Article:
Space Program vs. Space Commerce

“Your job is not to envision the future, but to enable it.” – Antoine de St. Exupery

Museum piece: 40 years ago, on its way to the Moon

“Your job is not to envision the future, but to enable it.” – Antoine de St. Exupery

Originally, I had not planned to write anything for the blog today; the web is already inundated with retrospective-, perspective-, nostalgia-laden, crying-in-my-beer pieces on today’s 40th anniversary of the Apollo 11 launch.  One shudders to think what’s coming in just a few days, on July 20, the actual anniversary of the lunar landing.  However, a news piece caught my eye because it casts the lunar landing in stark perspective (for me, at least) and makes me wonder whether some historical amnesia is at work within the space enthusiast community.

Ned Potter of ABC News has cast some cold water on the warm and rosy glow of the good old Apollo days.  In brief, he’s looked at some of the old polling data and finds that, lo and behold, the public was split on the value of going to the Moon.  In fact, a plurality of people polled back then opposed the lunar voyage, thinking that it cost too much money and delivered too little.  This actually jibes pretty well with my recollections.  As a young space enthusiast (I was 16 years old during the Apollo 11 mission), I can remember constantly defending spending money on the space program.  Mostly, I did this with my high school classmates but sometimes, I even argued with my parents about it!

The simple fact is, the public is now and has always been split on the value of a federal government space program.  It received its largest margin of support when viewed in the perspective of national security, but the lunar program was under fire as a waste of tax money from the beginning.  Even John F. Kennedy, widely credited today as a “visionary” President, desperately wanted to find some other arena in which we could compete with the Soviets and win.  At one point, he favored desalination of seawater as an appropriate scientific and technical challenge for America.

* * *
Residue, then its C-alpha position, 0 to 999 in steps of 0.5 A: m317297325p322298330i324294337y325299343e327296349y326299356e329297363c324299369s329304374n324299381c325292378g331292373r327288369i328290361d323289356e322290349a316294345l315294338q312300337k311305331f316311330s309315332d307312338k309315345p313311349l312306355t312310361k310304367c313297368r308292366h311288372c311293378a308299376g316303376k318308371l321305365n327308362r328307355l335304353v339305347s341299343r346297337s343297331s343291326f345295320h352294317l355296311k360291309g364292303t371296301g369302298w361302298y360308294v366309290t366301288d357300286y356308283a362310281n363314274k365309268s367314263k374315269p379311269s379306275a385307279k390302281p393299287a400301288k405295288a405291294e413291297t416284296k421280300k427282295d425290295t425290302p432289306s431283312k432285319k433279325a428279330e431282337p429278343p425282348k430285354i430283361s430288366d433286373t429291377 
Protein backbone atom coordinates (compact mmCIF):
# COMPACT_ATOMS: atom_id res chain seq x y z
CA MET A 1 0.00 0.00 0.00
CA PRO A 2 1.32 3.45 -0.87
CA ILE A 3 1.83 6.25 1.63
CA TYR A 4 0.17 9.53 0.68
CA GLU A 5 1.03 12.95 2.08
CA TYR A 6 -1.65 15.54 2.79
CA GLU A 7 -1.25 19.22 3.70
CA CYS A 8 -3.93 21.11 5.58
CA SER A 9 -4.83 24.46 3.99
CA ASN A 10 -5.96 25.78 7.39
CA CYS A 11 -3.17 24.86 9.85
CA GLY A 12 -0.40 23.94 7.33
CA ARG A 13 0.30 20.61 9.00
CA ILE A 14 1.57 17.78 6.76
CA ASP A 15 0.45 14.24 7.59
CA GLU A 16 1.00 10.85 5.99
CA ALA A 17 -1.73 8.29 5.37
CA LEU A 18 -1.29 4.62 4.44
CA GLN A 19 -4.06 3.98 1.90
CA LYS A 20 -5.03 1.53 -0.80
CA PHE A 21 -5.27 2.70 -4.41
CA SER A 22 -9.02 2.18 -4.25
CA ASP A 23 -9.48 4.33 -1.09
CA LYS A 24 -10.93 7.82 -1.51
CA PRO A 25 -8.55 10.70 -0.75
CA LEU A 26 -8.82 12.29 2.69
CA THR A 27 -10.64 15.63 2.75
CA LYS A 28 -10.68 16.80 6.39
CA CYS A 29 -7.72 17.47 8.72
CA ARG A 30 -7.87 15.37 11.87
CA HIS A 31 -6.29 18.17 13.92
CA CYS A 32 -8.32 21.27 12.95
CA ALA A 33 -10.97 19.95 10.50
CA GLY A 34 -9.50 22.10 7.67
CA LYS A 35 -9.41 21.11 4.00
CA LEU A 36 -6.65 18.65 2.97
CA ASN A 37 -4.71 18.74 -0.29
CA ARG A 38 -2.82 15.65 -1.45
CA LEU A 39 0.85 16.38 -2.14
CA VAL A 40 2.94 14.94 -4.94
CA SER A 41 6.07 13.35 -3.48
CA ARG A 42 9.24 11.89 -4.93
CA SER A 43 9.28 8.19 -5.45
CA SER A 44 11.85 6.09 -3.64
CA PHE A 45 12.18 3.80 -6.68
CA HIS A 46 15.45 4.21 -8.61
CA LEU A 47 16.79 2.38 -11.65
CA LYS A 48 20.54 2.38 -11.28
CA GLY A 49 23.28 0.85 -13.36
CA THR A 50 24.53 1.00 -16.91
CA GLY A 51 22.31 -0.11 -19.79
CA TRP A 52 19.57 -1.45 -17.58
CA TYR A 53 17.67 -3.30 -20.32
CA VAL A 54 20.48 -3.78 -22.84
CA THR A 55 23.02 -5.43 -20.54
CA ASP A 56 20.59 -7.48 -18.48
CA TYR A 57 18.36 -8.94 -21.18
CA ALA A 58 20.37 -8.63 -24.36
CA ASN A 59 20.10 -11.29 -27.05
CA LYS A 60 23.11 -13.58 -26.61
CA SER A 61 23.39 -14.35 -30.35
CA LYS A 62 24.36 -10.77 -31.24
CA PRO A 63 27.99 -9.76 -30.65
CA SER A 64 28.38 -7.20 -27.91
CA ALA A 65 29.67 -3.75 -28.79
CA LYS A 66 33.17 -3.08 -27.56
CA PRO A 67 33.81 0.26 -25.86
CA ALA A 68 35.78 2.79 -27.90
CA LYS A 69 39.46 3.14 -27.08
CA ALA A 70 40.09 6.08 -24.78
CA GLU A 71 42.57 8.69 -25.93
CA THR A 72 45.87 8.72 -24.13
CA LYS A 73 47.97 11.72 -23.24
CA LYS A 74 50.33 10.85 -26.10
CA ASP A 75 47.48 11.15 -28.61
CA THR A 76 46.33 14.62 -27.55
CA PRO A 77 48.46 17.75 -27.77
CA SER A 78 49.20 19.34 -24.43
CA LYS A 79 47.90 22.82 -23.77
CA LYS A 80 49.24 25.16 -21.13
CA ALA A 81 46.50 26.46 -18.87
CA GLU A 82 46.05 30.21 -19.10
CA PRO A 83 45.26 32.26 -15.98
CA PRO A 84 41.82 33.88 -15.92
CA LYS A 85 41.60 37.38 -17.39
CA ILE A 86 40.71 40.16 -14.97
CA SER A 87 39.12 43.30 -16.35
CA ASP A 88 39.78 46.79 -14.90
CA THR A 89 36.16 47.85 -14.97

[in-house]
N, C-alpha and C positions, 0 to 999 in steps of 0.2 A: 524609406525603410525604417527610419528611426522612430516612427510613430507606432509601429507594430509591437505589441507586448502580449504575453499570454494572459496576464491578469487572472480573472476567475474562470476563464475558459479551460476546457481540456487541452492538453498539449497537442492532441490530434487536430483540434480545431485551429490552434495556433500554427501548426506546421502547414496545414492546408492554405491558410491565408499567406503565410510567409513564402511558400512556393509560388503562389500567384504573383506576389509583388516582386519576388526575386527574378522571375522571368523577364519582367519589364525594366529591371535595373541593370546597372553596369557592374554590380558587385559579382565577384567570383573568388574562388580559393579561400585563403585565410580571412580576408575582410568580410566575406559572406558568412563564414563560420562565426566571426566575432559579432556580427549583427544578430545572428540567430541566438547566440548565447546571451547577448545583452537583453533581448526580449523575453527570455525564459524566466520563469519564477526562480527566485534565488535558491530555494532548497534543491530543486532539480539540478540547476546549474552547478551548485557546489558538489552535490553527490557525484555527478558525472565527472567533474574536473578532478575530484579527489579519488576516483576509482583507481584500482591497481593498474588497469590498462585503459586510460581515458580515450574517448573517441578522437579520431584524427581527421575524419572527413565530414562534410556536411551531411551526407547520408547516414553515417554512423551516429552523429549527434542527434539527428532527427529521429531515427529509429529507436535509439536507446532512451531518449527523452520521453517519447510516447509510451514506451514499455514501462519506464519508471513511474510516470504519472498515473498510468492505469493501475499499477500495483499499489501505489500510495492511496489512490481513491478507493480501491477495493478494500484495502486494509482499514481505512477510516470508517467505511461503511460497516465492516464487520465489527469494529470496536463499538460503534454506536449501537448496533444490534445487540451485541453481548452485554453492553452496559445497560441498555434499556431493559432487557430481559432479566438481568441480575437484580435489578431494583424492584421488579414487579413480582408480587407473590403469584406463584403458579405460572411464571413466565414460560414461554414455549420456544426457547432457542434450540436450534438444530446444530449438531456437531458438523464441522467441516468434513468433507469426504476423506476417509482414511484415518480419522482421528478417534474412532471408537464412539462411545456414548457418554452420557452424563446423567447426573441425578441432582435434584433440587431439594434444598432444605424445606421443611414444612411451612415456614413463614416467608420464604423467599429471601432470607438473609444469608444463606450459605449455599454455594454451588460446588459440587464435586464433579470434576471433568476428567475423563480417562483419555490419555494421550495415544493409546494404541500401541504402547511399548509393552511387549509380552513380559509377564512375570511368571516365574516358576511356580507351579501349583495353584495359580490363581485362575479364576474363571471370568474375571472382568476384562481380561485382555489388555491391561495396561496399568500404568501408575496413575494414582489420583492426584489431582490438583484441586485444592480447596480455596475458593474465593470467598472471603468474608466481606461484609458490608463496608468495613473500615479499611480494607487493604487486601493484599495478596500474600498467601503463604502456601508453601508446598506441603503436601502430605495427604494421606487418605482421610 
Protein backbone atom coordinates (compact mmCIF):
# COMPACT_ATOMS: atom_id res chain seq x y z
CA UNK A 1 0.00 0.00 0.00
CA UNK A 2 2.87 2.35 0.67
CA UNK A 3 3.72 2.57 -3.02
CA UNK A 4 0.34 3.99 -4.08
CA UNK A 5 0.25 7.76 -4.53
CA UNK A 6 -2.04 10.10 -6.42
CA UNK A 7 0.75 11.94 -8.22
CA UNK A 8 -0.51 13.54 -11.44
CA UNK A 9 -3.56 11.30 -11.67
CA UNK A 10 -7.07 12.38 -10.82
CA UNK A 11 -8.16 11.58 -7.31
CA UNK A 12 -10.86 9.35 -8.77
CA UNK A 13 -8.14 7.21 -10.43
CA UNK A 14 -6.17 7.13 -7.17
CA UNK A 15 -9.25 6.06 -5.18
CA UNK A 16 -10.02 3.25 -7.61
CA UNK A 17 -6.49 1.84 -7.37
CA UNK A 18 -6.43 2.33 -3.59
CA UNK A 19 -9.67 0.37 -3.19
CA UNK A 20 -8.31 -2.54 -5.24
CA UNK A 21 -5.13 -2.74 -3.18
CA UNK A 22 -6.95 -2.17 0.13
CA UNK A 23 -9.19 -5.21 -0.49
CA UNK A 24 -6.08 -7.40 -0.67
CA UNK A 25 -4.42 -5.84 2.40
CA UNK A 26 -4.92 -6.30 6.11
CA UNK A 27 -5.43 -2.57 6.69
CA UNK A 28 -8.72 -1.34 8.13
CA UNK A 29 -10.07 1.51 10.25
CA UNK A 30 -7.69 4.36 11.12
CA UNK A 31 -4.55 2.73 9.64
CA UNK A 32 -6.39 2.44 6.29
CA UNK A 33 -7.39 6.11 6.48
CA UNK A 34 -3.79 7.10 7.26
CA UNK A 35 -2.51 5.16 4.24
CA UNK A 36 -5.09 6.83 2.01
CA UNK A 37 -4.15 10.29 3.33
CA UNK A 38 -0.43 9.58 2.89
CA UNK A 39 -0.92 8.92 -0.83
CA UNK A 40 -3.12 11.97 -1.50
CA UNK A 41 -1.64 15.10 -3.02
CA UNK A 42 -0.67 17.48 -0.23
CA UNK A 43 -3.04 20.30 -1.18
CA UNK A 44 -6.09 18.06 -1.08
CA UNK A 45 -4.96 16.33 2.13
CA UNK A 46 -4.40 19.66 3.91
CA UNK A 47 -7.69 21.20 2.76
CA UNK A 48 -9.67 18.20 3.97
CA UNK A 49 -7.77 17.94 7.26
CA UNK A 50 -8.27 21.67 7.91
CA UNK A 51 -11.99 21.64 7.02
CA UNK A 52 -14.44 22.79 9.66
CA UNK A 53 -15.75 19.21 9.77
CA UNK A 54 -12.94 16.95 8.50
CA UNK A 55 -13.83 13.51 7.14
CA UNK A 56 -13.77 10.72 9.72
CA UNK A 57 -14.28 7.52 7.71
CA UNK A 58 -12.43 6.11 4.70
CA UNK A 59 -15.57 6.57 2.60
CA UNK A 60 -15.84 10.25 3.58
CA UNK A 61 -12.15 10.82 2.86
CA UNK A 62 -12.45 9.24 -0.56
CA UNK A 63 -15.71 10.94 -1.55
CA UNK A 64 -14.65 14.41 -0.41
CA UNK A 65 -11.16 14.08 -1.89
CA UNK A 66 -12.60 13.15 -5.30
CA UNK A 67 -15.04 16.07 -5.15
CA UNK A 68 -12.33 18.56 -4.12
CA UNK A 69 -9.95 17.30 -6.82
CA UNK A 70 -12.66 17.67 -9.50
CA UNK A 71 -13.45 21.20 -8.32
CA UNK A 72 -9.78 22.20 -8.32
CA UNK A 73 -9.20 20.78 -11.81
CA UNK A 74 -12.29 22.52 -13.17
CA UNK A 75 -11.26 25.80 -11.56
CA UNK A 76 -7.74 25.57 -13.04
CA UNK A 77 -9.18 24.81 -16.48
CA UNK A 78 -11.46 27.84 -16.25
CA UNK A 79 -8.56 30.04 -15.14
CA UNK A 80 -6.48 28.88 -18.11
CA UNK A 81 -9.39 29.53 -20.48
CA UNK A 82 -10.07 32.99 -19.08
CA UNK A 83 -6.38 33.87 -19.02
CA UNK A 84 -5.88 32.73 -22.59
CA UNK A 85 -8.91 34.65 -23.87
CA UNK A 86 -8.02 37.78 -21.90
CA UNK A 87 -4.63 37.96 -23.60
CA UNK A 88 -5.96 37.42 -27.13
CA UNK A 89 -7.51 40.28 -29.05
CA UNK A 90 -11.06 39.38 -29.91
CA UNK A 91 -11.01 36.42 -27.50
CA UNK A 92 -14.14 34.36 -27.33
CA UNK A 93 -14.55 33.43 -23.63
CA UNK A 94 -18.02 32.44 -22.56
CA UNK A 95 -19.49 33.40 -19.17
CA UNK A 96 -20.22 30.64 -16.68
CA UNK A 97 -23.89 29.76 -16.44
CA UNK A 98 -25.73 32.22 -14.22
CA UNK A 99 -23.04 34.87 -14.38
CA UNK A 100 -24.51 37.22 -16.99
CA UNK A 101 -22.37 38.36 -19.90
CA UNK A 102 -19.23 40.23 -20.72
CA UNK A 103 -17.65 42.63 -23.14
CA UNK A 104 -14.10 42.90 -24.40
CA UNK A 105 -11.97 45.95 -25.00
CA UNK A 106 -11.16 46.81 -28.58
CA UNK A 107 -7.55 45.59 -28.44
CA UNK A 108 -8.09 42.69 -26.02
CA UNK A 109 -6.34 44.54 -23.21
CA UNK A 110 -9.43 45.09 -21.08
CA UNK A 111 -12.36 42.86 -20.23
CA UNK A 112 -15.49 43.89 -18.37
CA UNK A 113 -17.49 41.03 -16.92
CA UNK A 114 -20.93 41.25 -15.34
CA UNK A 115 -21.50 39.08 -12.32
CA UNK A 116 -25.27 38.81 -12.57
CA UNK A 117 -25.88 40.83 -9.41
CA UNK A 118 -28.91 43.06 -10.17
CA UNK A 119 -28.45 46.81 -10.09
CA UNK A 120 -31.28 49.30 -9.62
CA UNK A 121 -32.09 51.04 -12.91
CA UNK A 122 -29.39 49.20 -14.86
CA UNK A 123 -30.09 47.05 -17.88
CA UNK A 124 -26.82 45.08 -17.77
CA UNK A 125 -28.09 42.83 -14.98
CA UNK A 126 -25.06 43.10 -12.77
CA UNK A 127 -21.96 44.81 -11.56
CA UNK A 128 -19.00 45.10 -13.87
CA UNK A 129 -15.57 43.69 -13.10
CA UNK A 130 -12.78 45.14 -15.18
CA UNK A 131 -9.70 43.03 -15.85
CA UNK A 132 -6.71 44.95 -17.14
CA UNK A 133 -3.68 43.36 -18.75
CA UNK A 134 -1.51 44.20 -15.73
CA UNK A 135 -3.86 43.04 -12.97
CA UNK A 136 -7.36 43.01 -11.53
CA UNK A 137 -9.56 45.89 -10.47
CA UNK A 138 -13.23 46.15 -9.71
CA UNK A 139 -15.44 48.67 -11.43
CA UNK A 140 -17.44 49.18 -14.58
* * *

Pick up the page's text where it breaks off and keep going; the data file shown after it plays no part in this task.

I have previously written on the nature of public support for space.  In my opinion, it’s a mile wide and an inch deep.  People are at best lukewarm in their support and virtually no one casts a vote on the basis of whether or not a candidate supports the space program.  Yet there is amongst the space community a feeling that somehow, getting people enthused about a space goal is essential to accomplishing that goal (putting the cart before the horse).

If the ABC News story is even partly correct, such a belief is unwarranted, both then and now.  In retrospect, we remember the successes and the triumphs, but forget about the naysayers.  How many remember that on the day of the Apollo 11 launch, there was a “poor people’s march” on Kennedy Space Center, led by Rev. Ralph Abernathy?  He told reporters that he had came “not to protest the moon program, but to remind America of its unfulfilled promises.”  When the rocket actually launched, he too was swept up with the thrill and emotion of it all and cheered on the mission as loudly as anyone.  Imagine!  Success drawing in a doubting public!   When you accomplish exciting things in space, you capture the imagination—people begin to believe that they too can own a piece of this great adventure.

Others look on the issue of public support for space as improving or static.  Andy Chaikin asks whether anyone “still cares” about the Moon.  But the real issues are who supports a lunar return and for what reasons.  As a people, Americans tend not to support endless public spectacles.  Today, people who still follow NASA are asking, “Where’s the beef?”   They’re looking for more than a postcard from space or a PR extravaganza.  They want some legacy from their investment and they are right for doing so.

Just saying that you’re doing something exciting isn’t the same as doing something exciting.  And hearing about how exciting something is sure as hell isn’t the same as doing it.  To launch an enduring legacy built on the accomplishment of Apollo 11 and begin the return on our investment, NASA needs to enable the private sector's ability to capitalize on space resources, starting by demonstrating this capability on the Moon.  Then the public can join in the construction of a road to space as opposed to being mere spectators in a museum to the past.

Start the countdown to true space exploration freedom—the one that brings all of humanity into the business and the adventure of advancing to the stars.  Put the horse in front of the cart and enable the future.  Humanity’s imagination and resourcefulness will expand in the process and the benefits will be many.

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